by Russell Pollitt SJ
For weeks now, there has been fierce, polarising debate in the Catholic Church. At the centre of this is a declaration released by the Vatican on 18 December 2023 entitled “Fiducia Supplicans” – “the pastoral meaning of blessings.”
In essence, the declaration gave guidance and permission for Catholic bishops, priests and deacons to bless people who were not married according to the teachings of the Catholic Church. This included those in “irregular unions” – not married in the Church, in polygamous relationships and people of the same sex.
Shortly after its release, many voices shouted, some suggesting it was too little too late, some applauding it, or some calling for its outright rejection. Many African bishops – not all – for example, reacted by saying that it should be rejected, forgotten and ignored in its totality.
On 30 January 2024, the day after the closing of their biannual plenary, the bishops of the Southern African Catholic Bishops’ Conference (SACBC) held a press conference. At the meeting, Cardinal Stephen Brislin, Archbishop of Cape Town and spokesperson for the bishops, joined by the President of the Conference, Bishop Sithembele Sipuka of Mthatha, reported on the week-long deliberation of the local bishops. One of the issues they spoke about was the question of the local implementation of “Fiducia Supplicans.”
Cardinal Brislin said the bishops had decided to implement the declaration and its recommendations “prudently”. Both bishops noted that the declaration reaffirms the doctrine of the Catholic Church about marriage, which is a lifelong commitment between a man and a woman. They also said this was not a doctrinal shift but a pastoral decision.
Cardinal Brislin explained this very carefully. “It is really a document that is talking about a pastoral practice, for example, for people who are in other irregular situations – like people who are divorced and remarried and haven’t managed to have an annulment and young people perhaps who are living together without any marriage or commitment – are not excluded from the pastoral care of the Church.”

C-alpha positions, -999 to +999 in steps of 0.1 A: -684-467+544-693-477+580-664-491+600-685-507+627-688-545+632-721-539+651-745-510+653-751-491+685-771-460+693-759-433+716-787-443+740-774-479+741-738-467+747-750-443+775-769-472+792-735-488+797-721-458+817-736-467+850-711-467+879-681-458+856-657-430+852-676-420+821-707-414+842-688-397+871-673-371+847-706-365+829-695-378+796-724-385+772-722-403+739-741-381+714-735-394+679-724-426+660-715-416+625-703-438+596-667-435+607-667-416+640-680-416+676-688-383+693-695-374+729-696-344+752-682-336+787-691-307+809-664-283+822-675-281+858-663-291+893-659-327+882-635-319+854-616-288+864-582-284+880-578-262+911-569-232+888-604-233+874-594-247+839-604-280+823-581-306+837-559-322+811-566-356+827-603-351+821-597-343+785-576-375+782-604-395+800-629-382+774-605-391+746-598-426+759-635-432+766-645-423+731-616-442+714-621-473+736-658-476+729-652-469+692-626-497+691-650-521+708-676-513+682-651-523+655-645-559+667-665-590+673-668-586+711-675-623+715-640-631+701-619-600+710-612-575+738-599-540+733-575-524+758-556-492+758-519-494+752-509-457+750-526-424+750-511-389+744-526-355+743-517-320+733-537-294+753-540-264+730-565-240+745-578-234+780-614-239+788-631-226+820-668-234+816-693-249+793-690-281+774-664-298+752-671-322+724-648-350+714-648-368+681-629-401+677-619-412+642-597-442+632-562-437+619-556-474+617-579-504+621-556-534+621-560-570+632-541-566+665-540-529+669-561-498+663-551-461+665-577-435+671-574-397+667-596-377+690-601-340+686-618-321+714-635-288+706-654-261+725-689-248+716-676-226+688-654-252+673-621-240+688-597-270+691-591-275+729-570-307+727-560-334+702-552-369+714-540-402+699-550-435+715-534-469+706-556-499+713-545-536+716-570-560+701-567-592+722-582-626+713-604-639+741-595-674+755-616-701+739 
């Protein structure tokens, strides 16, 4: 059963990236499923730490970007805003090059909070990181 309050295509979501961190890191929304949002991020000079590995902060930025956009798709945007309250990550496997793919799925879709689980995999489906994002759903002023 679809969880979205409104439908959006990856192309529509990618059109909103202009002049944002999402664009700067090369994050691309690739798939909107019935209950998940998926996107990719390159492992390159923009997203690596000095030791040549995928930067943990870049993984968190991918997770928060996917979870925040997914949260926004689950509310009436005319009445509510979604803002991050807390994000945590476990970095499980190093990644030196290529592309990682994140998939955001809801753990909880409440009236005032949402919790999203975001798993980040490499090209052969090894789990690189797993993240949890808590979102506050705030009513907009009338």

He went on to explain that the fact that people come for a blessing means that they are open to God’s grace; they seek God’s grace, which should be remembered. The Cardinal said a blessing is “not a reward for perfection.”
Pope Francis has been repeatedly asked about the declaration. He has repeatedly said that the document’s heart is about welcoming anyone who comes to the Church, no matter who they are. The Church is not an exclusive club – it is for all people who seek God despite their challenges and weaknesses.
In an interview this week, the Pope said to an Italian publication: “The most serious sins are those that are disguised with a more ‘angelic’ appearance. No one is scandalised if I give a blessing to an entrepreneur who perhaps exploits people, which is a very serious sin. Whereas they are scandalised if I give it to a homosexual — this is hypocrisy”.
The official “Book of Blessings” has formulas for the blessings of boats, cars, factories, fields, etc. Why exclude categories of people if we have official blessings for all sorts of objects?
One cannot help wondering if much of the energy given to this document is a storm in a teacup, misplaced and wasted – especially as one considers the desperately depressing and more essential things happening in the Church and world.
But, we should face a much more crucial and revealing question: Do we really believe that every human being is ‘imago dei’ – made in the image and likeness of God? If so, any living person – a ‘God-bearer” – should be given, without question, the blessing of their maker.